Elementary Teacher Preparation in
Mathematics: New York

Delivering Well Prepared Teachers Policy


The state should ensure that new elementary teachers have sufficient knowledge of the mathematics content taught in elementary grades.

Meets a small part of goal
Suggested Citation:
National Council on Teacher Quality. (2011). Elementary Teacher Preparation in Mathematics: New York results. State Teacher Policy Database. [Data set].
Retrieved from: https://www.nctq.org/yearbook/state/NY-Elementary-Teacher-Preparation-in-Mathematics-6

Analysis of New York's policies

New York relies on coursework requirements, its standards for teacher preparation programs and its subject-matter testing framework as the basis for articulating its requirements for the mathematics content knowledge of elementary teacher candidates.

The state requires all teacher candidates to complete a general education core curriculum that includes "mathematical processes." However, New York neither specifies the requisite content of these classes nor that they must meet the needs of elementary teachers. The state has also articulated teaching standards that its approved teacher preparation programs must use to frame instruction in elementary mathematics content. 

All new elementary teachers in New York must pass the New York State Teacher Certification Examination liberal arts and sciences test, which covers "mathematical processes," and the Multi-Subject Content Specialty Test (CST). This test's standards address content in mathematics foundations, but although they outline such areas as algebra, geometry, statistics and data analysis, the standards are not specifically geared to meet the needs of elementary teachers. Further, neither state test provides a specific mathematics passing score, so it may be possible to fail the mathematics portion and still pass the tests.


Recommendations for New York

Require teacher preparation programs to provide mathematics content specifically geared to the needs of elementary teachers.
Although New York requires knowledge in some key areas of mathematics, the state should require teacher preparation programs to provide mathematics content specifically geared to the needs of elementary teachers. This includes specific coursework in foundations, algebra and geometry, with some statistics.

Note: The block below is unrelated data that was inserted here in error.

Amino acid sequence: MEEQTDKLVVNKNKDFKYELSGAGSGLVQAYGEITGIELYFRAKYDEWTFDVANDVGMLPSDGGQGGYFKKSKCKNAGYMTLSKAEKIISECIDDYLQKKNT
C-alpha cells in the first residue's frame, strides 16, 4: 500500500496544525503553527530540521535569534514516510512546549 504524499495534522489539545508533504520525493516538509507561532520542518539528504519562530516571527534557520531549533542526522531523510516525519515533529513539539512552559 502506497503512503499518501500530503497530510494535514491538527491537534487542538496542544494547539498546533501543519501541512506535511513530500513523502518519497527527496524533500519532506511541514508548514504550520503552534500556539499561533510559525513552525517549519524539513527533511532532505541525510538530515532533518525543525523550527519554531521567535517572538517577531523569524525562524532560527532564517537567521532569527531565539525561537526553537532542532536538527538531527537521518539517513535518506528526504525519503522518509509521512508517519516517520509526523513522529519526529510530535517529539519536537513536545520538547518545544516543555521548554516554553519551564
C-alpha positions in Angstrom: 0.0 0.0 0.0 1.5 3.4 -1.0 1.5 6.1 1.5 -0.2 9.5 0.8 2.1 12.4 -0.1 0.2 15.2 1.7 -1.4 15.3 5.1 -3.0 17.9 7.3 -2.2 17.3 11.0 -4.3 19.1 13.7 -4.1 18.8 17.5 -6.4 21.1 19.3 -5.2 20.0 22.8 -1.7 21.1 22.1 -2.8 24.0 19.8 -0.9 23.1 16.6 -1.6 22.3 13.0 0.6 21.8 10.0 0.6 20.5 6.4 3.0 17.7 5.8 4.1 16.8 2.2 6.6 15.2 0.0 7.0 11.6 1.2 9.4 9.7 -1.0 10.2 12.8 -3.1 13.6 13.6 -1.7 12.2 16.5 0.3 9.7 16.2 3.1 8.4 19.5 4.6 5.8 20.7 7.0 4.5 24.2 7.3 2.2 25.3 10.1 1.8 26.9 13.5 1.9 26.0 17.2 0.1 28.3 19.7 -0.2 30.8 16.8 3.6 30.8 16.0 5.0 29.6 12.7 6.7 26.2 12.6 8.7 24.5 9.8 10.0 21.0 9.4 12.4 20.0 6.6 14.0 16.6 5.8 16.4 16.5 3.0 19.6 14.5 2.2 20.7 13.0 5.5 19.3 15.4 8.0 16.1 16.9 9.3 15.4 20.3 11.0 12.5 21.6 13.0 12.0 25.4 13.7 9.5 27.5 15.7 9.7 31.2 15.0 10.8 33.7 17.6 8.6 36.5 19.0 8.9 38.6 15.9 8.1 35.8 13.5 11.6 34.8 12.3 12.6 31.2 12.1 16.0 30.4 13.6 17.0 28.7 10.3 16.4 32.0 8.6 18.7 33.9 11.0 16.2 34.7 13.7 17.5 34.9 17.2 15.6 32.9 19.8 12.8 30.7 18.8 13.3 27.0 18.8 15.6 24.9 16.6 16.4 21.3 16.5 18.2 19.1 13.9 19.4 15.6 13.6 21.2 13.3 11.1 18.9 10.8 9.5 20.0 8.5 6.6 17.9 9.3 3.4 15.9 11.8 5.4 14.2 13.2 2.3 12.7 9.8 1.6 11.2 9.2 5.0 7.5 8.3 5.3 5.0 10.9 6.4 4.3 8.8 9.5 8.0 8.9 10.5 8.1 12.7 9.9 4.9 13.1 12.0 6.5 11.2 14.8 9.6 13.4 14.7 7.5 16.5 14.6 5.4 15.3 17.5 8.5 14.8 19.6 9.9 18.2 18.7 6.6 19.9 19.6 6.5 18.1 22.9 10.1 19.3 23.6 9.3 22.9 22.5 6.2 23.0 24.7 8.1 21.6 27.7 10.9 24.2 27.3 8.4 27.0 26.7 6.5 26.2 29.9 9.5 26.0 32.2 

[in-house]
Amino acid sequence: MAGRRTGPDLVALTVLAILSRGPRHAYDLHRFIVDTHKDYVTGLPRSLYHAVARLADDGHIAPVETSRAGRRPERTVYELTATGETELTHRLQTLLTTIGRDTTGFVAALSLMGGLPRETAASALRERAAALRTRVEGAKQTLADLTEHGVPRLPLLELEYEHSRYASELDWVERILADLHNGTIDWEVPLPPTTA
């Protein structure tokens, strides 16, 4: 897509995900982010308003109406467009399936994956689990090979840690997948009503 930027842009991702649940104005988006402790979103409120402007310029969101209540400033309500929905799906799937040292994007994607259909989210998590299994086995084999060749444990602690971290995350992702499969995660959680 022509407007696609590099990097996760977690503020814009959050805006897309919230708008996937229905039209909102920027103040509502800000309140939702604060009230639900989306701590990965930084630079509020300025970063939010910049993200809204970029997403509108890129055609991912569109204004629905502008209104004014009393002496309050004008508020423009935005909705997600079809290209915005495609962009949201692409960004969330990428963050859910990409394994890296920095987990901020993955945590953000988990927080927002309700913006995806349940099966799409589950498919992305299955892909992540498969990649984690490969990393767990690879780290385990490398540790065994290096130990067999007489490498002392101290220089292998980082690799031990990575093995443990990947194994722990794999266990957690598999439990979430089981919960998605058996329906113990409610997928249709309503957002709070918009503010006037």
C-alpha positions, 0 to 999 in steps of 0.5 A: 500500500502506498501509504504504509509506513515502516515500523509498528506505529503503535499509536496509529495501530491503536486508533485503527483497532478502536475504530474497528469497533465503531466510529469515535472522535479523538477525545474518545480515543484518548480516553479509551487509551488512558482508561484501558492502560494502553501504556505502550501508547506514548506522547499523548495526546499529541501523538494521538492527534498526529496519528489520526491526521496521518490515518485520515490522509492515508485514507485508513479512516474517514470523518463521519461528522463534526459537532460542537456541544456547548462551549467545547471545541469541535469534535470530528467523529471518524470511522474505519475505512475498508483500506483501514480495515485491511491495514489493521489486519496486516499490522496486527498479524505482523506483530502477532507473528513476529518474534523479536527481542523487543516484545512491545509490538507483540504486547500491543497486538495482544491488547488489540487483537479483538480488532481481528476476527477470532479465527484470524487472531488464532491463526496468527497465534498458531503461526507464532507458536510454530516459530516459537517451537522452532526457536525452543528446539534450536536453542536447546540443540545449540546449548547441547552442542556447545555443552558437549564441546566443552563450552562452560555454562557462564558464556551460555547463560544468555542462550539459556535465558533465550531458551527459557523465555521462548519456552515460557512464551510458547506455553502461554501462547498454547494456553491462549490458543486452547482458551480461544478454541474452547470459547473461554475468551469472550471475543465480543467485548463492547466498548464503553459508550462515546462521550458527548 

Require teacher candidates to pass a rigorous mathematics assessment.
New York should require a passing score specifically in math for its content assessments to ensure that teacher candidates have adequate mathematics knowledge and understanding of underlying mathematics concepts. Such a score could be used to allow candidates to test out of coursework requirements. Teacher candidates who lack minimum mathematics knowledge should not be eligible for licensure.

State response to our analysis

New York asserted that early childhood and childhood certifications require teacher preparation programs to ensure that candidates have a knowledge base for teaching to the student learning standards in math. Further, New York noted that in January 2011, the Board of Regents adopted the Common Core Learning Standards for English language arts and literacy and Common Core Learning Standards for mathematics. It is, therefore, expected that preparation programs will be preparing teacher candidates to teach to these new learning standards. 

In addition, New York pointed out that it is in the process of developing new teacher certification assessments, which will test candidates' knowledge of the P-12 Common Core Learning Standards. The new content assessments for elementary and common branch teachers will be designed to test for knowledge of English language arts and literacy, mathematics and science, and arts separately. Teacher candidates will be required to pass each part independently to attain certification.

Research rationale

For evidence that new teachers are not appropriately prepared to teach mathematics, see NCTQ, No Common Denominator: The Preparation of Elementary Teachers in Mathematics by America's Education Schools (2008) at:

For information on the mathematics content elementary teachers need to know, see National Council of Teachers of Mathematics, "Highly Qualified Teachers: A Position of the National Council of Teachers of Mathematics," (July 2005). See also Conference Board of the Mathematical Sciences, The Mathematical Education of Teachers, Issues in Mathematics, Vol. 11, (American Mathematical Society in cooperation with the Mathematical Association of America, 2001), p. 8.

For evidence on the benefits of math content knowledge on student achievement, see Kukla-Acevedo "Do Teacher Characteristics Matter? New Results on the Effects of Teacher Preparation on Student Achievement." Economics of Education Review, 28 (2009): 49-57; H. Hill, B. Rowan and D. Ball "Effects of Teachers' Mathematical Knowledge for Teaching on Student Achievement," American Educational Research Journal (2005).

For information on where states set passing scores on elementary level content tests for teacher licensing across the U.S., see chart on p. 13 of NCTQ's "Recommendations for the Reauthorization of the Elementary and Secondary Education Act, Removing the Roadblocks: How Federal Policy Can Cultivate Effective Teachers?" (2011).